In a recent episode, Nadja Drabon spoke about newly discovered zircon crystals that formed during the late Hadean and early Archean, when the Earth was between 500 million and a billion years old.  The zircons revealed information about processes occurring in the Earth’s nascent crust, casting light on when and how modern-day plate tectonics may have started.  In this episode, we talk about a very different source of information about the early Earth, namely the abundances of noble gases occurring within present-day basalts.  It turns out that these can probe the Earth’s mantle and atmosphere even further back in time – to the first 100 million years of Earth history. Sujoy Mukhopadhyay leads a team of researchers who have developed new techniques for measuring the abundances of noble gas isotopes in a variety of Earth materials.  By combining the results of these measurements with geochemical models, he has shed light on questions about the very early Earth and planet formation that have challenged researchers for decades.  Here we focus on one of these: “Do any structures originating from the very early Earth survive in today’s mantle?” Amazingly, the answer is "yes." Sujoy Mukhopadhyay is Professor of Geochemistry at the University of California, Davis.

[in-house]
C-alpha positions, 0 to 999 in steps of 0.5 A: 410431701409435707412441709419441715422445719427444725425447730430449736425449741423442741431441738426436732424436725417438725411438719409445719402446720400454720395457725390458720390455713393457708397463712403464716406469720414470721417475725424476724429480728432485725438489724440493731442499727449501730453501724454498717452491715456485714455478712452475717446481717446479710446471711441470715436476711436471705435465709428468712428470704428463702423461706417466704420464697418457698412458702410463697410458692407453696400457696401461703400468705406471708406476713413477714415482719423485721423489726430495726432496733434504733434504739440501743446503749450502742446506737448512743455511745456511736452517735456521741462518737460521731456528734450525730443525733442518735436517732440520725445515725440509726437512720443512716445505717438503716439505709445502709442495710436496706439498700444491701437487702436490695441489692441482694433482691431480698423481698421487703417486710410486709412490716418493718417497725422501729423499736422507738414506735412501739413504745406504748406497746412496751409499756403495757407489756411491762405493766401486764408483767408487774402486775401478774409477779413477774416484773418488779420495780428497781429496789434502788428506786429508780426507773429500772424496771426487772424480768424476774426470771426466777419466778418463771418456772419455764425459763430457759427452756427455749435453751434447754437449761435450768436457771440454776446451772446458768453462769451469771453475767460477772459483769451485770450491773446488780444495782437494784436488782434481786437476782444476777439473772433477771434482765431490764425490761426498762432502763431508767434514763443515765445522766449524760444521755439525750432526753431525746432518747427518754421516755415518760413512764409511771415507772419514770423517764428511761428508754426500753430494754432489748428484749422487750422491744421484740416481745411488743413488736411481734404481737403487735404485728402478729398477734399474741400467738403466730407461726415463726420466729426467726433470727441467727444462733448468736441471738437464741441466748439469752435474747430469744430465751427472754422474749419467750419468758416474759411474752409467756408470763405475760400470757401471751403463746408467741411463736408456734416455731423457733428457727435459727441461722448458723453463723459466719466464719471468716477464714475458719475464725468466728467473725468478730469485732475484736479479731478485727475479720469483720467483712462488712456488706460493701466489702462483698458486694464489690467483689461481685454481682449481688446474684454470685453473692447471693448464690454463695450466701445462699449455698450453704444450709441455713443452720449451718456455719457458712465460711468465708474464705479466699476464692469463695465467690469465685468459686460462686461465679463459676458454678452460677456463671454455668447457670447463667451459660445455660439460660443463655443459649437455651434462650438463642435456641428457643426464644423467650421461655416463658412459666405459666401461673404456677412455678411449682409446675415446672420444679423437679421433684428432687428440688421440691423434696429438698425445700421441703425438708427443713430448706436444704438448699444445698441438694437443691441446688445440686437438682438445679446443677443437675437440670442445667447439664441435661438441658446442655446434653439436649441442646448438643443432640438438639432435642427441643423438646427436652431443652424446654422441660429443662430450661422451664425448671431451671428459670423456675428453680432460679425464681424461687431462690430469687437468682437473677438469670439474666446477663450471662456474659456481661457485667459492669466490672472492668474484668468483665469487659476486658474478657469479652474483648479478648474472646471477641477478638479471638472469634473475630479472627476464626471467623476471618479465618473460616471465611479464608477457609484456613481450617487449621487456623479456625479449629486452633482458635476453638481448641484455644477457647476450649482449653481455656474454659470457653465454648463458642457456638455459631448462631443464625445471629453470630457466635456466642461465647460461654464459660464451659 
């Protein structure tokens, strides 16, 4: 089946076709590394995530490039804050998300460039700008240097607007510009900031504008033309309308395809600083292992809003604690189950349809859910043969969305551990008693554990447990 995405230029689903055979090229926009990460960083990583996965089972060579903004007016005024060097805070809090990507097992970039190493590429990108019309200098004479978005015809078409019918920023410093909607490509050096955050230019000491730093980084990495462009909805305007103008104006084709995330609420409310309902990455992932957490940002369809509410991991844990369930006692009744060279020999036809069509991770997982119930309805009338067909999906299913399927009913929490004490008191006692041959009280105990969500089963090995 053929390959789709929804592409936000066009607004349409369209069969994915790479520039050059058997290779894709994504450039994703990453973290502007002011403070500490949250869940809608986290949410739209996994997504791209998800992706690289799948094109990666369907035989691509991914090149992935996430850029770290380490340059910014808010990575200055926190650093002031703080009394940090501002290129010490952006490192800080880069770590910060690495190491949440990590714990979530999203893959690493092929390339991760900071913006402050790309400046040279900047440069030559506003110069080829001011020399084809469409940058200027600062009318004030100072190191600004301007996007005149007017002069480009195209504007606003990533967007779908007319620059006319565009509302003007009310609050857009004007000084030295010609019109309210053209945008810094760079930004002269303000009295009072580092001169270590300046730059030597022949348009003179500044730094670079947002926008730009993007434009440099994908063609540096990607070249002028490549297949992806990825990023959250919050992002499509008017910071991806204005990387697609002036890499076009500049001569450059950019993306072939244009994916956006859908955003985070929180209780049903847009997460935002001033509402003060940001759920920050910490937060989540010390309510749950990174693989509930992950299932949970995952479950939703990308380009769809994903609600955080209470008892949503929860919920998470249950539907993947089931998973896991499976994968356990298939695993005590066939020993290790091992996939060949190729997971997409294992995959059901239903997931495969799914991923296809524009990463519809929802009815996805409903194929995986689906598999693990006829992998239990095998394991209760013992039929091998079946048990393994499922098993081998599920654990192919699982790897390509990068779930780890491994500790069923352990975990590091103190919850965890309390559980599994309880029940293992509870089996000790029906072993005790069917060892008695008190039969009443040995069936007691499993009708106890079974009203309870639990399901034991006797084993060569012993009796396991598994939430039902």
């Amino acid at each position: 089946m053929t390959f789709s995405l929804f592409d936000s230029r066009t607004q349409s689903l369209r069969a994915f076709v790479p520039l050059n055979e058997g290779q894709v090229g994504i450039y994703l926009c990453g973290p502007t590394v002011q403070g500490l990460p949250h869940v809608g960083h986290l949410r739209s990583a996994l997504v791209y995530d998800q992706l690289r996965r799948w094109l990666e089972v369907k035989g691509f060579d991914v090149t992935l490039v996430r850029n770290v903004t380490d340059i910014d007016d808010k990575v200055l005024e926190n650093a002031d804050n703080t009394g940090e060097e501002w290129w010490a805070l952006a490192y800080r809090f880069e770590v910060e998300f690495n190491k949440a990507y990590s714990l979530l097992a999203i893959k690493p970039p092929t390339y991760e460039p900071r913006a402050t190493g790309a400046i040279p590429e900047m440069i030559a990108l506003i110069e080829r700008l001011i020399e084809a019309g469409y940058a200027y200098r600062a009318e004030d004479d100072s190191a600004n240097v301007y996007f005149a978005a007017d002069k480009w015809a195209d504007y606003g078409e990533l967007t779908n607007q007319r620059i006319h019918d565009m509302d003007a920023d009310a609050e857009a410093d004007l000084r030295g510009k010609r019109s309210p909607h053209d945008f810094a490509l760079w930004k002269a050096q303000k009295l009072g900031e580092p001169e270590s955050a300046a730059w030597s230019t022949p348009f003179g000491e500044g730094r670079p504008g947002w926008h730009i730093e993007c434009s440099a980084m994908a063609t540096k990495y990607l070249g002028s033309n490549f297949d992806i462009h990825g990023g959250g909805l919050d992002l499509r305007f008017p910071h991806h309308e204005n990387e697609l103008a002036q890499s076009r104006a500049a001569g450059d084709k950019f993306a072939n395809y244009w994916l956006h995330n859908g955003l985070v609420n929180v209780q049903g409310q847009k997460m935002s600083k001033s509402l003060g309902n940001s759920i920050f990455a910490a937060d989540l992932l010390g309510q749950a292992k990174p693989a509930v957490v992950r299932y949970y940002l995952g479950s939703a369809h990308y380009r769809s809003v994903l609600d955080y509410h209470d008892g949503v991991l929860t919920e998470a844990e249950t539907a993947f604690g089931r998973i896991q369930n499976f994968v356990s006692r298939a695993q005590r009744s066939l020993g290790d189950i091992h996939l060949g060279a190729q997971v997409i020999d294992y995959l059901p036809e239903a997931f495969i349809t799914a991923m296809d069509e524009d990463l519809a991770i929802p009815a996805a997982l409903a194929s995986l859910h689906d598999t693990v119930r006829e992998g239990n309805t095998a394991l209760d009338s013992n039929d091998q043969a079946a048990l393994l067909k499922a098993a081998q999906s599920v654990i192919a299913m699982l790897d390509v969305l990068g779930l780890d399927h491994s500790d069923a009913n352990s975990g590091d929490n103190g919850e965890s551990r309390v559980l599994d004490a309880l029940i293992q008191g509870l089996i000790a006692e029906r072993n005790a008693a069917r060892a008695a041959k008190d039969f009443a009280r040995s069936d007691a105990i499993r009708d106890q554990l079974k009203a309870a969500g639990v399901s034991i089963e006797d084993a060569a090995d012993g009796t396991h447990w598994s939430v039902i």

Podcast reviews

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4.8 out of 5
82 reviews
MTrudnak 2024/02/01
Awesome pod!
This podcast has very quickly become one of my favorites. Diverse range of topics and all extremely engaging! Thanks Oliver.
Huachuca Rock Hound 2024/01/19
High level content
This is not a dumbed down version of earth science topics but rather a high level discussion of important topics in the field of geology. Absolutely o...
kristi history 2023/12/04
Thank you
I LOVE this podcast. Pure science no agenda.
Collegebasketballonly 2023/09/12
Great source of information
Great show! As always. Love to hear your guest’s say, Extraordinary ideas require extraordinary evidence. Makes their new information to me much mo...
Annliarubio 2023/01/22
Interesting and Well Produced